TRUTHS: a new potential ESA Earth Watch mission
With ESA’s Space19+ Ministerial Council meeting set for November, a new satellite mission called TRUTHS will be added to the list of missions to be financed in the Earth Observation Earth Watch programme.
On 27–28 November, government ministers responsible for space activities in ESA Member States will gather in Seville, Spain, to decide on ESA’s programmes and funding for the coming years.
As well as the two main proposals, FutureEO and the Copernicus space component, that will be put forward for Earth Observation, TRUTHS will be proposed as an additional operational mission.
TRUTHS is short for Traceable Radiometry Underpinning Terrestrial- and Helio- Studies.
Proposed by the UK, the mission would establish an SI-traceable space-based climate and calibration observing system to improve confidence in climate-change forecasts – a kind of ‘standards laboratory in space’.
To do this, TRUTHS would carry a hyperspectral imager to provide benchmark measurements of both incoming solar radiation and outgoing reflected radiation with an unprecedented accuracy achieved through a novel on-board calibration system conceived by the National Physical Laboratory of the UK.
These benchmark measurements would improve our ability to estimate radiative imbalance underlying climate change – importantly, in a shorter time than is currently possible.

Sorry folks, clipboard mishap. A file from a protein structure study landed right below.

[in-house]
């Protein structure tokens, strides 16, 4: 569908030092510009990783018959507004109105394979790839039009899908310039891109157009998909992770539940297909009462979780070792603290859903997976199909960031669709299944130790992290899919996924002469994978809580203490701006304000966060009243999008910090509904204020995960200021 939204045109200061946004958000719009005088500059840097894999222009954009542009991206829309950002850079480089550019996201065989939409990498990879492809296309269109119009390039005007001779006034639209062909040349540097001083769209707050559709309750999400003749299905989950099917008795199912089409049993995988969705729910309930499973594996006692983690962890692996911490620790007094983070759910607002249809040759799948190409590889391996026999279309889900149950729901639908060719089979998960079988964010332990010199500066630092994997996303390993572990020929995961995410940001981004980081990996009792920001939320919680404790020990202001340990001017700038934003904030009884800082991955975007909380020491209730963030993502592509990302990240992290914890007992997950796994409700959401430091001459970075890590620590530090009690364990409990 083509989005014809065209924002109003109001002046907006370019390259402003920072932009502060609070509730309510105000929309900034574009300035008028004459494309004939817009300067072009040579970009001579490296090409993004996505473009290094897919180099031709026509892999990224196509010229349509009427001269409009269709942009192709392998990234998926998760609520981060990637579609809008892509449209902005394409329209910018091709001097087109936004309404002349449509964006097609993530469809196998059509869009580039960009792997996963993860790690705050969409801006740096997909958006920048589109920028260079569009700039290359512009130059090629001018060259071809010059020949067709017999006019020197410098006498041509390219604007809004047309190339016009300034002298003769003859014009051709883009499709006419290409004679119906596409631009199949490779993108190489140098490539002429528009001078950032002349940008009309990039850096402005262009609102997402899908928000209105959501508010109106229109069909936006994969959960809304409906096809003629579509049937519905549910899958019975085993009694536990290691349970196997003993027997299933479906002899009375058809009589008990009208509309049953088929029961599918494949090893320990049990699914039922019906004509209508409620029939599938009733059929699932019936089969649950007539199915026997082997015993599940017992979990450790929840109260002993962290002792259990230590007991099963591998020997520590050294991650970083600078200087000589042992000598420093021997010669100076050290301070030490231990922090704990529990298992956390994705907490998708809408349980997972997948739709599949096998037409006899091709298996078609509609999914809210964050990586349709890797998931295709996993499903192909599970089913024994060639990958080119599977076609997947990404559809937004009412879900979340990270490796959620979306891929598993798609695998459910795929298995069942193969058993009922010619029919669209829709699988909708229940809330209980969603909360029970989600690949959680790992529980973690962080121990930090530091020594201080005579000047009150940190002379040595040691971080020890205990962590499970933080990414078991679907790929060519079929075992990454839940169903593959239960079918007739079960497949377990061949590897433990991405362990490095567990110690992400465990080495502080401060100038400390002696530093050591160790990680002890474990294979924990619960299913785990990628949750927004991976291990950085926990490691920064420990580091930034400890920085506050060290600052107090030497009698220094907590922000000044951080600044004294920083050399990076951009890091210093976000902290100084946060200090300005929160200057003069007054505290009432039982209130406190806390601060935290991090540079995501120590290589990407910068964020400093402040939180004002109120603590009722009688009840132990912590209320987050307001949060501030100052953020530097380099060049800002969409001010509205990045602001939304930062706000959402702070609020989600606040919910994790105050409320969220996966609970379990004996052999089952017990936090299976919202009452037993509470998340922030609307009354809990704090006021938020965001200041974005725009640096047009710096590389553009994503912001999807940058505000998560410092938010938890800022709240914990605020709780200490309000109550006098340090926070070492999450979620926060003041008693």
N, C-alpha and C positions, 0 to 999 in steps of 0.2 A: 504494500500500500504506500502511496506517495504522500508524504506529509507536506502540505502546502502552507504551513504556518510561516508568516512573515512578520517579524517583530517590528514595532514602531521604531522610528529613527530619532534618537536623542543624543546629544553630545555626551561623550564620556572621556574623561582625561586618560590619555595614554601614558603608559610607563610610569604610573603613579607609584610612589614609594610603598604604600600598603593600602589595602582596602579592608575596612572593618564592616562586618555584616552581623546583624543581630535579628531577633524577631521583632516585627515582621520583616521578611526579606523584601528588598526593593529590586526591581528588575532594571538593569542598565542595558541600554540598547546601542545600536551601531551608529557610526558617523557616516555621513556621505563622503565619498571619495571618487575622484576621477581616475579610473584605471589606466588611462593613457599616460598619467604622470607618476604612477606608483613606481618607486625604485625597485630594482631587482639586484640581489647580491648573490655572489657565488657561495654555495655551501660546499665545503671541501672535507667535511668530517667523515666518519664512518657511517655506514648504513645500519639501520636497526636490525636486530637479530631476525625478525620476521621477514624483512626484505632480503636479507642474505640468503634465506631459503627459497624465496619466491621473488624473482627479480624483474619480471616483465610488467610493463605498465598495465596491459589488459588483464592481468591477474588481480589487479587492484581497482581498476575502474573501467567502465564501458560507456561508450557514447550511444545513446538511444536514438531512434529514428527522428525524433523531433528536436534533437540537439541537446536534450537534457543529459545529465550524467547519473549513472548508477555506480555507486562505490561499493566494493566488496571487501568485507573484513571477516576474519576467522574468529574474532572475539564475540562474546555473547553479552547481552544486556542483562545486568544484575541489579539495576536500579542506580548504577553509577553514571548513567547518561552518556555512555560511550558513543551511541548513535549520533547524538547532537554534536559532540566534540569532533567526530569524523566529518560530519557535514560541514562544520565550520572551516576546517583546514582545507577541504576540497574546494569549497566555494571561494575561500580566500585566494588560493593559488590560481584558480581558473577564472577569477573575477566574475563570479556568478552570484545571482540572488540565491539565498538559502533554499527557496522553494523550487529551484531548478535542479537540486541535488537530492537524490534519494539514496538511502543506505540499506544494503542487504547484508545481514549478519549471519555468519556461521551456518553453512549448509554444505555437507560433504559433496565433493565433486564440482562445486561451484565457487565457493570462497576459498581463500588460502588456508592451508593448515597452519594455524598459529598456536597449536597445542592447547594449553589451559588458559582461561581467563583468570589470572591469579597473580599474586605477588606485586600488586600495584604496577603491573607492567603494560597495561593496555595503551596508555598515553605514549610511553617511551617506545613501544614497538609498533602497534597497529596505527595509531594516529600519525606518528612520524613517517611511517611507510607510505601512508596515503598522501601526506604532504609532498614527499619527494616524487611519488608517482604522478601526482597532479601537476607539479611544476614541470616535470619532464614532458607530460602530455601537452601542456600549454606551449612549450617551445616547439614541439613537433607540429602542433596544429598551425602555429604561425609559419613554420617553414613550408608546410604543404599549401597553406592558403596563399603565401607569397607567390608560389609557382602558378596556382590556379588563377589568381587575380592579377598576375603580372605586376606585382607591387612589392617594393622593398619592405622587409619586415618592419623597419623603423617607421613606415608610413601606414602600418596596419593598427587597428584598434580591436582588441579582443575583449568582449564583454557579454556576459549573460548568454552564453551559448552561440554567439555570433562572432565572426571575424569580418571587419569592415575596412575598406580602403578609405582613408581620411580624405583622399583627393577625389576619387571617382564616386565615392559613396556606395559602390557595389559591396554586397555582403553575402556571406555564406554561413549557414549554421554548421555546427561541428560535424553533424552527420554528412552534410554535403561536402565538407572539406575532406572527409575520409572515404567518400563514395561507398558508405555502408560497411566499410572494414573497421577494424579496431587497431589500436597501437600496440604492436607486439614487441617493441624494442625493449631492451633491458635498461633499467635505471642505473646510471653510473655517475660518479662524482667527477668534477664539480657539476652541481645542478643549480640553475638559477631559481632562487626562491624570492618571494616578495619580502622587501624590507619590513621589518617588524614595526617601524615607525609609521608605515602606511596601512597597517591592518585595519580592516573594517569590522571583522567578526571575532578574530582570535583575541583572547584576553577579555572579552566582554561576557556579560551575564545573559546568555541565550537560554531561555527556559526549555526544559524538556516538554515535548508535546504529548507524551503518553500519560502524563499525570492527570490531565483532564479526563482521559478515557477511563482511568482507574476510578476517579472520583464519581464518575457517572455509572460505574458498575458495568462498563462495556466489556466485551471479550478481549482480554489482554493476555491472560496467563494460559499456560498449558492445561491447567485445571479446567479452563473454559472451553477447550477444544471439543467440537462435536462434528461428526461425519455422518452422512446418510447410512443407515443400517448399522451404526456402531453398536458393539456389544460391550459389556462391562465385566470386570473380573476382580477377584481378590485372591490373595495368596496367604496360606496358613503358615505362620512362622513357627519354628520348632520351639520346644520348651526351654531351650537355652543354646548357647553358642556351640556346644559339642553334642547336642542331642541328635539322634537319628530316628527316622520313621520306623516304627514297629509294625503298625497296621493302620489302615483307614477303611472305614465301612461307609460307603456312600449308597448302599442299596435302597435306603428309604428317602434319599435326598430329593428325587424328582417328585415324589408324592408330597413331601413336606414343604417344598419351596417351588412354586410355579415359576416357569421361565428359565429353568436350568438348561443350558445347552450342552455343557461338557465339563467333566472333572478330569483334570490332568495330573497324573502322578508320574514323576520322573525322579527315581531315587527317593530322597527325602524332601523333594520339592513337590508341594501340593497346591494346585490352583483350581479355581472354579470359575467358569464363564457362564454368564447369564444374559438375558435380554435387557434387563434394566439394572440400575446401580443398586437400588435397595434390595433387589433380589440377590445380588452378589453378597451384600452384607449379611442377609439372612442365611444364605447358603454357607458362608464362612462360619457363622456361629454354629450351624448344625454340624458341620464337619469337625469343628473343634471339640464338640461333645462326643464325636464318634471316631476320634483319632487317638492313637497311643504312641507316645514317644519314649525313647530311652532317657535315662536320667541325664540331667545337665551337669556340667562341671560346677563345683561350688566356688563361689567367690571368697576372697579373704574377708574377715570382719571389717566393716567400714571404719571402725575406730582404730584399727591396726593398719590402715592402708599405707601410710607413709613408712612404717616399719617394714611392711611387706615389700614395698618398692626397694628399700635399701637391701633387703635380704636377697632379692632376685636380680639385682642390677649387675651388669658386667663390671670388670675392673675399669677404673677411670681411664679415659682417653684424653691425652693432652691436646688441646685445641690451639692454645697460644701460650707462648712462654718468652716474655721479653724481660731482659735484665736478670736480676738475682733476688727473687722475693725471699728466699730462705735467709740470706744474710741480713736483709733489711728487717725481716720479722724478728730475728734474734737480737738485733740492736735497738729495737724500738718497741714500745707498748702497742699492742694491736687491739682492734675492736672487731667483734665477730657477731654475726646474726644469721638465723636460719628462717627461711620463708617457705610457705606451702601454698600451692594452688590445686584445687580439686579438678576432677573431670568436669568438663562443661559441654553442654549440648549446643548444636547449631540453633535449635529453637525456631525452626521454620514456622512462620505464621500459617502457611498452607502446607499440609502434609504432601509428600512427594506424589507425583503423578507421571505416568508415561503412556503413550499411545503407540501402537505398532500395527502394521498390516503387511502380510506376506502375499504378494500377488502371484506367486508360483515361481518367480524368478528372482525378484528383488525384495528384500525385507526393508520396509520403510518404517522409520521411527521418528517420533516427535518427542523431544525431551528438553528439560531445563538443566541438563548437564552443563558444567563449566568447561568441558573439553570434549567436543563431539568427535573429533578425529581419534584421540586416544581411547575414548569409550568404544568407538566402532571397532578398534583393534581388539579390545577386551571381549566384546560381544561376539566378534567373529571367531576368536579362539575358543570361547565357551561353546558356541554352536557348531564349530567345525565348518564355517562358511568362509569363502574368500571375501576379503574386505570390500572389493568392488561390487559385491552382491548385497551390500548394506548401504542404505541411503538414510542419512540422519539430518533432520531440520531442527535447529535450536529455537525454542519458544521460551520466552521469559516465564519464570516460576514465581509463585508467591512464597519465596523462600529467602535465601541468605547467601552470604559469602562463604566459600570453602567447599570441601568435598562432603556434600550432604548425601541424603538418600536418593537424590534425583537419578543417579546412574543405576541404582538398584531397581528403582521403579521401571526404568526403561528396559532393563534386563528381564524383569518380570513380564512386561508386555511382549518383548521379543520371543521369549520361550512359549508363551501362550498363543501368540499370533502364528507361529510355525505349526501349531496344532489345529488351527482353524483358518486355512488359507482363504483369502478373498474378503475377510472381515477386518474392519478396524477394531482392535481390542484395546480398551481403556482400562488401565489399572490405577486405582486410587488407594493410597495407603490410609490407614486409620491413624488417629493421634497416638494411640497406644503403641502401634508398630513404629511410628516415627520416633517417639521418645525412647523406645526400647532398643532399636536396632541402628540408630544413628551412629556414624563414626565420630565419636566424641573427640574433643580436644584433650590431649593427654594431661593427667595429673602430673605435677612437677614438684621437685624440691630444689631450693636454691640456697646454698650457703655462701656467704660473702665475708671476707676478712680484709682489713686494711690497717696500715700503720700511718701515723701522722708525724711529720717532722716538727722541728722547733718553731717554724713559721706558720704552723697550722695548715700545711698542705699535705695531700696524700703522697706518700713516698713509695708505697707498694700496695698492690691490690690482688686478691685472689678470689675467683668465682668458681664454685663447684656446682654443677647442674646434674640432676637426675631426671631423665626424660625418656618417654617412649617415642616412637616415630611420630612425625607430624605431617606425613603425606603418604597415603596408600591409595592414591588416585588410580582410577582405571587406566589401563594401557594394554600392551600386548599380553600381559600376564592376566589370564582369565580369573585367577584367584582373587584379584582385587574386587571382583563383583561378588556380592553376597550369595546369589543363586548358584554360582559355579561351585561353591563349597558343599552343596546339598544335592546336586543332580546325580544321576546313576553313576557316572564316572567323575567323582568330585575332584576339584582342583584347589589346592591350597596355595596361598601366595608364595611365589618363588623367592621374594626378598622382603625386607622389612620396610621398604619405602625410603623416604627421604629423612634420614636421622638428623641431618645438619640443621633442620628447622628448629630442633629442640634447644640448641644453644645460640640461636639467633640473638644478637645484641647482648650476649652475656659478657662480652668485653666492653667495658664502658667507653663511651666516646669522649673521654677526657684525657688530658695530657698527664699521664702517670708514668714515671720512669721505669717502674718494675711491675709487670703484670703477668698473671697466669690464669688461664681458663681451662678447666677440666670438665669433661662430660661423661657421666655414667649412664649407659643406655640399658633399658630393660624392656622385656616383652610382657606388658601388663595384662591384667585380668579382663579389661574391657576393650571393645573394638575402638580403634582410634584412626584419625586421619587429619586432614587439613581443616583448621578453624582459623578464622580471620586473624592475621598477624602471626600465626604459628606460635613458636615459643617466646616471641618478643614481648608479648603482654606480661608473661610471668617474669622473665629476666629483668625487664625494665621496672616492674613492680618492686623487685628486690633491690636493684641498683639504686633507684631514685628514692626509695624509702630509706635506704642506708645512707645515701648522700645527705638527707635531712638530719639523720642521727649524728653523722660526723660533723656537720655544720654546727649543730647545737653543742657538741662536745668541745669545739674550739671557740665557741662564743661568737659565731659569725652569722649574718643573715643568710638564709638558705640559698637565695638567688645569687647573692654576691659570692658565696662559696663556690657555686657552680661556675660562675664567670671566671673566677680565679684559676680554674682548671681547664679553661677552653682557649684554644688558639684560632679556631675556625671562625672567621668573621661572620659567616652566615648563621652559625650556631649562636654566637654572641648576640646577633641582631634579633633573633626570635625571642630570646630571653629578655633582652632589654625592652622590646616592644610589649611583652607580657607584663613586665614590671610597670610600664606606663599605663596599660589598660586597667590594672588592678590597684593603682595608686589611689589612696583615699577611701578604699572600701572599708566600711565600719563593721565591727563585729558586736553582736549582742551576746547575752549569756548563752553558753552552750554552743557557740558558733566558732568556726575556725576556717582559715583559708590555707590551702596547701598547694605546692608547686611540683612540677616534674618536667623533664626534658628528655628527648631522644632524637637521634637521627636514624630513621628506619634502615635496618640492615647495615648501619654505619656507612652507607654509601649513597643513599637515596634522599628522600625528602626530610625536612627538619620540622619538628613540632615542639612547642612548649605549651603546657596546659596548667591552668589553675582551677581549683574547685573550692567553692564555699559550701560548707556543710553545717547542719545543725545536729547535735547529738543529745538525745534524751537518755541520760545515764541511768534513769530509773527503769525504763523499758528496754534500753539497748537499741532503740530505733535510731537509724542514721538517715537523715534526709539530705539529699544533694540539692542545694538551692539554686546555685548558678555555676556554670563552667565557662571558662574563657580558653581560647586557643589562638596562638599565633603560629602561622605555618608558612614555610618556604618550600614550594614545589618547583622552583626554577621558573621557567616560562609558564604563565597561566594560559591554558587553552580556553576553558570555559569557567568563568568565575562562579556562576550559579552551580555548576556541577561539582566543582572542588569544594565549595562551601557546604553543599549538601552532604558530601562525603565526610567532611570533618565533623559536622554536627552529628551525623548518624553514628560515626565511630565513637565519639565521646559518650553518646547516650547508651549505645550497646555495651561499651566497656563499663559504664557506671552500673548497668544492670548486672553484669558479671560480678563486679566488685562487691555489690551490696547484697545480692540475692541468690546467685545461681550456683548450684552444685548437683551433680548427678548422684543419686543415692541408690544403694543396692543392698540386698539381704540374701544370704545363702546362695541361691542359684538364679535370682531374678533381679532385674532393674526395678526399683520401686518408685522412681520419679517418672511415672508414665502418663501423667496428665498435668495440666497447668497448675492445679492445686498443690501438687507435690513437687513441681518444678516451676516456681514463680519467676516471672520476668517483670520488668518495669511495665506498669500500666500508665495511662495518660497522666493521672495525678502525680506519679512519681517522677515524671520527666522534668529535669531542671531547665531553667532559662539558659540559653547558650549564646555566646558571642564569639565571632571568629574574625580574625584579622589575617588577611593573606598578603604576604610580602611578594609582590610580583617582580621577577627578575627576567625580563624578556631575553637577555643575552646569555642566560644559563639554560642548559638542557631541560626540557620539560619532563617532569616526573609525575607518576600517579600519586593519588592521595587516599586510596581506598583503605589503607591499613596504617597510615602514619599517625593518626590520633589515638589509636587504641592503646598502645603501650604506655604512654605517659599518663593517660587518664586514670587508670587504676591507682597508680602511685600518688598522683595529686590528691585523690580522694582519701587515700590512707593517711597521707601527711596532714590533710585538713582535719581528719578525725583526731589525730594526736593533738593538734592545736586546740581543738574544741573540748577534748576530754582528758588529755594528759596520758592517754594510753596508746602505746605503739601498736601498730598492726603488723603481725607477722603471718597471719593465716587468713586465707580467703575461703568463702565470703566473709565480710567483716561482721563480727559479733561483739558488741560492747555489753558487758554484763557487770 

Reference datasets from TRUTHS would also serve to calibrate other satellite sensors, such as those carried on the Copernicus missions and the emerging constellations of small satellites.
Furthermore, TRUTHS would contribute to the Global Climate Observing System, the Committee on Earth Observation Satellites, the World Meteorological Organization, the Copernicus Climate Change Service and the Group on Earth Observations by offering an important element of an international space-based climate observing system proposed in the Strategy Towards an Architecture for Climate Monitoring from Space.
It would also provide observations that meet requirements for the key radiation balance essential climate variables and underpin many others, particularly those related to Earth’s carbon cycle.
ESA’s Director of Earth Observation Programmes, Josef Aschbacher, said, “ESA is happy to include the TRUTHS mission in our package of programme proposals for Space19+. It is a very interesting mission that will bring many benefits to better understand climate change and offer well-calibrated measurements for cross-reference with other missions.
“It is now up to ESA Member States to take up this offer and participate in this exciting programme.”